Kirkland Lake was beautiful, I went for a tour of the town with Adult Ally Susan Ranta, I must have asked her a thousand questions about the area! I was interested to learn Kirkland Lake had a buzzing music scene that brought in big bands and the community hosted an annual winter carnival that I wish I could attend as it sounds like a lot of fun! The New Mentality meeting was amazing, like the other groups the youth were dynamic, powerful, full of wisdom, welcoming and lots of fun! They have a ton of great project ideas to help reduce stigma in their community and have lot of great recommendations of how to improve mental health services in their community. Something I really liked that the group did was when the McKayla, the youth facilitator of the group, asked a question and then we went around and answered it. One of the questions was “what’s something you have overcome?” It was a really cool way for the group to get to know each other and learn more about each person on an individual level.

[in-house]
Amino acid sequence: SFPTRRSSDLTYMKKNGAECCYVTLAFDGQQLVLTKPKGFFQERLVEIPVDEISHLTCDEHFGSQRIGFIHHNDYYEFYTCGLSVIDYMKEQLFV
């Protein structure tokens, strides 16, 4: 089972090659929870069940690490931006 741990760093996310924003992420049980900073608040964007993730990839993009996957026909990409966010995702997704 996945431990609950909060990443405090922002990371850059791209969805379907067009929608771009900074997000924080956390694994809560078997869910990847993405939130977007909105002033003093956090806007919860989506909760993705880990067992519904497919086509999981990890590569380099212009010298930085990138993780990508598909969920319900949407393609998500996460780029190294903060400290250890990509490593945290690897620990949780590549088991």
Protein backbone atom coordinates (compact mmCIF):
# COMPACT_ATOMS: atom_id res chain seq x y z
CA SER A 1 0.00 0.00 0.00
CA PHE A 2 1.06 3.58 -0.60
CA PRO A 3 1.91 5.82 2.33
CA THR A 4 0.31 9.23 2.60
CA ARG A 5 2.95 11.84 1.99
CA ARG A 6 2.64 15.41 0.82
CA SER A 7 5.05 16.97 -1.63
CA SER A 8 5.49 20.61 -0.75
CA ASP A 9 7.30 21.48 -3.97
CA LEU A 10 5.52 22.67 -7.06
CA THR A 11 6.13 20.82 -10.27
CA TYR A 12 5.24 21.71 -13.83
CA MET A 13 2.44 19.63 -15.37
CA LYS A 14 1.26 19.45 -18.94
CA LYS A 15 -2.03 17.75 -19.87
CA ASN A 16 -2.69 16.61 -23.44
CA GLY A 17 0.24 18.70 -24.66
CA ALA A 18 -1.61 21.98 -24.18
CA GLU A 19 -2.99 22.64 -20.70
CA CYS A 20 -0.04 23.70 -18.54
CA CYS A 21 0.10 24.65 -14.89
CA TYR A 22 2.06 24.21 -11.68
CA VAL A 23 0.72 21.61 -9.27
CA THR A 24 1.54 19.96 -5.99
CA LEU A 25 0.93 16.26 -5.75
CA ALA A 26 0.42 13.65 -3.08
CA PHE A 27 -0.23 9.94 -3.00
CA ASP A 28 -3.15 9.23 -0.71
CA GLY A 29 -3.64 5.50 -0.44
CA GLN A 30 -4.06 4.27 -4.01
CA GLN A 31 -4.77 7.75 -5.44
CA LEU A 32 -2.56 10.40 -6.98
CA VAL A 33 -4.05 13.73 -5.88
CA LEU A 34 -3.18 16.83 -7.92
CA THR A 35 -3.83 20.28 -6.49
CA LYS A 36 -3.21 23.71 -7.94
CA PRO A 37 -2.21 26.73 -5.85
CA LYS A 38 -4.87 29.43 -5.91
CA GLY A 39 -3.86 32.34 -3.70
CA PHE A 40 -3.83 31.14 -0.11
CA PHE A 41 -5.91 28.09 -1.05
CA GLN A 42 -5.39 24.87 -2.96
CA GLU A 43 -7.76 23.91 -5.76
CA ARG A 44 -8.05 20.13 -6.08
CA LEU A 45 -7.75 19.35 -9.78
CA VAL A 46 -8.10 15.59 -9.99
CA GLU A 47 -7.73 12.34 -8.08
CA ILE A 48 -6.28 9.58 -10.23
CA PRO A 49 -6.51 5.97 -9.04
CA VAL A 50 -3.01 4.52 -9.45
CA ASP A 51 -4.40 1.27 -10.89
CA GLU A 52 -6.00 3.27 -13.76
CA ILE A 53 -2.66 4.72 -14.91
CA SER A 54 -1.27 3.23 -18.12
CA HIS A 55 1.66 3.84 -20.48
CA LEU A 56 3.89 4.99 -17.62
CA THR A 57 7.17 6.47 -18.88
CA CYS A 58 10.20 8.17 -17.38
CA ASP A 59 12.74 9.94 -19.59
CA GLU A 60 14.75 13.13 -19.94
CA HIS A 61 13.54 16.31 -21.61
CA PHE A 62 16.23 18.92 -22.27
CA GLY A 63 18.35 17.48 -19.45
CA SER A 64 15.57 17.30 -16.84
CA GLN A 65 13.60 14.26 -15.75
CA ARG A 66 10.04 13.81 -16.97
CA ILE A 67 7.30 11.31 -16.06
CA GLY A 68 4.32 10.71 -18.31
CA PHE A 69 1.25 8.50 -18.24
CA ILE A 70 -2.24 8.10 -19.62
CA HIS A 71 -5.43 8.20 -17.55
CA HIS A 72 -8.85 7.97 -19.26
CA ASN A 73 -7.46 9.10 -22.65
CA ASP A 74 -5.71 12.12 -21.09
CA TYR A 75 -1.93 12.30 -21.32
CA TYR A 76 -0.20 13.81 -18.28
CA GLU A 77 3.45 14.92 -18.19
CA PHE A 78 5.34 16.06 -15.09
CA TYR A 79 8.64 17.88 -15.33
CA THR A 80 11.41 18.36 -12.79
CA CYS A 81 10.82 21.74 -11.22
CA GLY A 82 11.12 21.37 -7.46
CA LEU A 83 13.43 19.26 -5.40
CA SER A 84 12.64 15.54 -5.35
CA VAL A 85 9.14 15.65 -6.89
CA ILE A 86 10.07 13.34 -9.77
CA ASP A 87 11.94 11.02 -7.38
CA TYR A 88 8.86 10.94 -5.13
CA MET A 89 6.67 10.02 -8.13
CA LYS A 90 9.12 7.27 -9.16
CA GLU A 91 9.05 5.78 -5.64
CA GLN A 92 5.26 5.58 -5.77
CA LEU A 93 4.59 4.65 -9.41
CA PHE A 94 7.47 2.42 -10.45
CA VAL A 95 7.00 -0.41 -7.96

There was no question in mind when I flew back to Toronto that the youth I met are forces to be reckoned with and are full of wisdom and that the staff at NEOFACS really care about youth engagement and making it a really positive experience for youth. I look forward to my next visit (hopefully in warmer weather!)

 

 

 


Meet Our 2018 safeTALK Trainers!

In 2018 The New Mentality will travel across the province to deliver 10 safeTALK trainings to over 250 youth and adult allies in order to improve our network’s capacity to support people experiencing suicidal feelings. This training will provide individuals with the knowledge on how to notice and respond to situations where suicidal thoughts might be present. 

safeTALK is an alertness training that prepares anyone over 15, regardless of prior experience or training, to become a suicide-alert helper. safeTALK has found that most people with thoughts of suicide don’t truly want to die, but are struggling with the pain in their lives. Through their words and actions, they invite help to stay alive. safeTALK-trained helpers can recognize these invitations and take action by connecting them with life-saving treatment intervention resources, such as Ontario community-based mental health system.